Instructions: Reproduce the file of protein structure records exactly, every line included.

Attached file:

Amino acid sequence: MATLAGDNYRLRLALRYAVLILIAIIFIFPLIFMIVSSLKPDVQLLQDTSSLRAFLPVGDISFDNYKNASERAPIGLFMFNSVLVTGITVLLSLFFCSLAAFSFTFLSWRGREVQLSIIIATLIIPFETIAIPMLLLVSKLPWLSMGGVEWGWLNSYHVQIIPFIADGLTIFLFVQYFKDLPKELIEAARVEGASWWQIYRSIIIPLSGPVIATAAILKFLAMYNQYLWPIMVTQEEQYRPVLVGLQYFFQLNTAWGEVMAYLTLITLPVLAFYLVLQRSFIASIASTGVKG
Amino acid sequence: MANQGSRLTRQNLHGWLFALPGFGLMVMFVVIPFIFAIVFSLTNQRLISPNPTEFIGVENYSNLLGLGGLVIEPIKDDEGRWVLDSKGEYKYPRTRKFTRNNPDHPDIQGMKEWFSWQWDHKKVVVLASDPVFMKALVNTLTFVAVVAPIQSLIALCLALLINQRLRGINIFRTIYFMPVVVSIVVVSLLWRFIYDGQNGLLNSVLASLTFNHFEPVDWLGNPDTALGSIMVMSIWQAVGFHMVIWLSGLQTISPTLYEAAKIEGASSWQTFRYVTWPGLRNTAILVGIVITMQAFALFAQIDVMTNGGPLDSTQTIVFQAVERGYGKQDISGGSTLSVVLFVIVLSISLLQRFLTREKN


Amino acid sequence: MATLAGDNYRLRLALRYAVLILIAIIFIFPLIFMIVSSLKPDVQLLQDTSSLRAFLPVGDISFDNYKNASERAPIGLFMFNSVLVTGITVLLSLFFCSLAAFSFTFLSWRGREVQLSIIIATLIIPFETIAIPMLLLVSKLPWLSMGGVEWGWLNSYHVQIIPFIADGLTIFLFVQYFKDLPKELIEAARVEGASWWQIYRSIIIPLSGPVIATAAILKFLAMYNQYLWPIMVTQEEQYRPVLVGLQYFFQLNTAWGEVMAYLTLITLPVLAFYLVLQRSFIASIASTGVKG
Amino acid sequence: MANQGSRLTRQNLHGWLFALPGFGLMVMFVVIPFIFAIVFSLTNQRLISPNPTEFIGVENYSNLLGLGGLVIEPIKDDEGRWVLDSKGEYKYPRTRKFTRNNPDHPDIQGMKEWFSWQWDHKKVVVLASDPVFMKALVNTLTFVAVVAPIQSLIALCLALLINQRLRGINIFRTIYFMPVVVSIVVVSLLWRFIYDGQNGLLNSVLASLTFNHFEPVDWLGNPDTALGSIMVMSIWQAVGFHMVIWLSGLQTISPTLYEAAKIEGASSWQTFRYVTWPGLRNTAILVGIVITMQAFALFAQIDVMTNGGPLDSTQTIVFQAVERGYGKQDISGGSTLSVVLFVIVLSISLLQRFLTREKN